[image by mikebaird]

One of the unique things about being a therapist is that it requires me to be able to be fully present to those who sit across from me in my office. No cell phone. No computer. No interruptions. No distractions. For45-50 minutes they get my full, undivided attention.  In fact, one of the comments that I hear most frequently from those who come to therapy is that this is the only time in their week when they feel like they have someone’s full attention.  Nowhere else does someone seem to be fully present to them.

In a culture that has become increasingly noisy it is not surprising that the correlative affect is that many people are simply drowned out by the noise. And therefore, in the process, this drowning out has a transforming affect on our relationships with one another.  This issue has been an ongoing topic of conversation at conferences I have been attending, blog posts I’m reading, and I had a great conversation with my father about it over the weekend, and with John Dyer last night.

My father, who is not anti-technology at all, simply said to me, “I’m afraid we are losing our ability to be fully present to one another.”

We all want to believe that we are fully present to one another, especially to those of us we consider most important such as spouses, children, friends and family, but more than likely, if we are completely honest with ourselves…we simply are not.

Recently I’ve noticed some of these things I see around me, and I cringed, realizing that I do this quite a bit as well:

  1. Parents playing with their kids on the playground while talking on the cell phone
  2. A group of friends eating together, yet all looking at their phones and texting/Twittering, etc
  3. Sitting with our spouses on the couch, yet constantly looking at our phones
  4. Talking on our phones after we pick up our kids from school
  5. Not moving away from our devices to focus on someone who has come to talk to us
  6. Talking on the phone while ordering food, or buying groceries at the checkout
  7. Worshipping in church, yet more concerned about what’s going on at other churches via Twitter
  8. Checking email, FB and Twitter messages last thing at night, or first thing in the morning
  9. Not having definite boundaryed times of no device use in our homes
  10. Glancing at our phones while on a date with our spouses, or significant others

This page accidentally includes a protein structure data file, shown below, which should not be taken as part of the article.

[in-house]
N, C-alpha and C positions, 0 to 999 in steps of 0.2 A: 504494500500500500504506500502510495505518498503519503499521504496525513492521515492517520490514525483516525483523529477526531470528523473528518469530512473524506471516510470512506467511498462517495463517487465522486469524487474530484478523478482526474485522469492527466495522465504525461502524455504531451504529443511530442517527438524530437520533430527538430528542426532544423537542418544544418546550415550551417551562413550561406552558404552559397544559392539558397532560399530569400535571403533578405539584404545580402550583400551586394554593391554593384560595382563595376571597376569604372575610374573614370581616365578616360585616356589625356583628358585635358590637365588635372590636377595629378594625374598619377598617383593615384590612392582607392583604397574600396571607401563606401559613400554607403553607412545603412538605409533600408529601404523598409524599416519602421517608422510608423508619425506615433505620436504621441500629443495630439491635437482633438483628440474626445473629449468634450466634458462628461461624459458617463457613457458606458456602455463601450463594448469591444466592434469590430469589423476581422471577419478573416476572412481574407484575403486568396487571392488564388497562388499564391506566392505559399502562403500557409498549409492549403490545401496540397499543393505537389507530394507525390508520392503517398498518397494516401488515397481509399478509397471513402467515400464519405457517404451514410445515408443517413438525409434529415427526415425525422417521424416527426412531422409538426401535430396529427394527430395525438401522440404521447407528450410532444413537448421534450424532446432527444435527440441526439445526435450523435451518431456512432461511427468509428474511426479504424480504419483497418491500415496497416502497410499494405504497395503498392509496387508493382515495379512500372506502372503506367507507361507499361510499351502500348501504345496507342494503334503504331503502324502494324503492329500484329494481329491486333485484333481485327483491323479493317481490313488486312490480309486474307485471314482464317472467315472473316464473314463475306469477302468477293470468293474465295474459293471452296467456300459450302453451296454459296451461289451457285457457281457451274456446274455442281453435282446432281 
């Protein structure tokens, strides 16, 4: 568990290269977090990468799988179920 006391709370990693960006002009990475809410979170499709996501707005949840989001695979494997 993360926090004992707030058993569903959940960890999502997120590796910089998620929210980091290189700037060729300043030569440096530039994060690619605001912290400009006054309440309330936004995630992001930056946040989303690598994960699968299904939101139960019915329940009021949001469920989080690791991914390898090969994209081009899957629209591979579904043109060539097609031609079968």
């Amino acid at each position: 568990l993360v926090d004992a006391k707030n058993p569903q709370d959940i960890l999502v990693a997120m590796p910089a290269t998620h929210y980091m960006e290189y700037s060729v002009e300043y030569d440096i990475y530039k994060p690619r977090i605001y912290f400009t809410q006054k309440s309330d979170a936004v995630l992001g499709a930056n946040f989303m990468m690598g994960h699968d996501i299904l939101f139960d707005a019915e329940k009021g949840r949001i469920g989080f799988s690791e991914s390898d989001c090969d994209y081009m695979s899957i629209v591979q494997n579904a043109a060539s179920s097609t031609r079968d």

11. Constantly updating/texting during a game or concert
  12. And on, and on, and on, and on……

This is just a very small sampling of things that demonstrate our inability to not be in the moment…to not be present with those we are in direct, relational proximity to.

I’m not sure if we are bored.  If we are impatient.  Or if we are simply just not happy with who we are, therefore, we are constantly casting the net outwards, seeking affirmation, hoping that someone will notice us.  It’s almost like the elementary kid school who if he had the courage to speak would shout,

“Hey, hey, look at me.  Look at what I do.  I’m important.  I am somebody.”

Sometimes I wonder if that’s what we are doing with all of our online noise.  We are not getting the affirmation or satisfaction in the relationships with the people who are right in front of us, or we are so unhappy with who we are we need to go out and find something that will make us happy.  Mainly people commenting, retweeting and affirming us.

One of the writers who has most taught me about the importance of being present to others is Henri Nouwen.  And in the book, The Spiritual Legacy of Henri Nouwen, the author Deirdre LaNoue says this:

Nouwen gave several concrete principles on how to care.  The most prominent in his writing goes back to the idea of being present.  Nouwen believed that caring means, first of all, to be present with each other, ‘offering one’s own vulnerable self to others as a source of healing.’  One does not need to be useful as much as to be present.  To be present is to listen and to identify with each other as mortal, fragile human beings who need to be heard and sustained by one another, not distracted or entertained.  Nouwen’s most powerful expression of this idea is found in Here and Now. (pp. 129-130)

This is a journey that I’m on…something that I struggle with a lot, and something that I’m continually having to work on.

This weekend when I was leaving my grandmother’s funeral, an elderly gentleman pulled me aside to not only say something about my grandmother, but more specifically about my grandfather. He said, “Your grandfather had the ability to make the person he was talking to feel like the most important person in the world.” I want people to feel that way after talking to me. To feel that I was fully present with them, and that they were the most important person in the world to me….not the person on Twitter who is not standing right in front of me.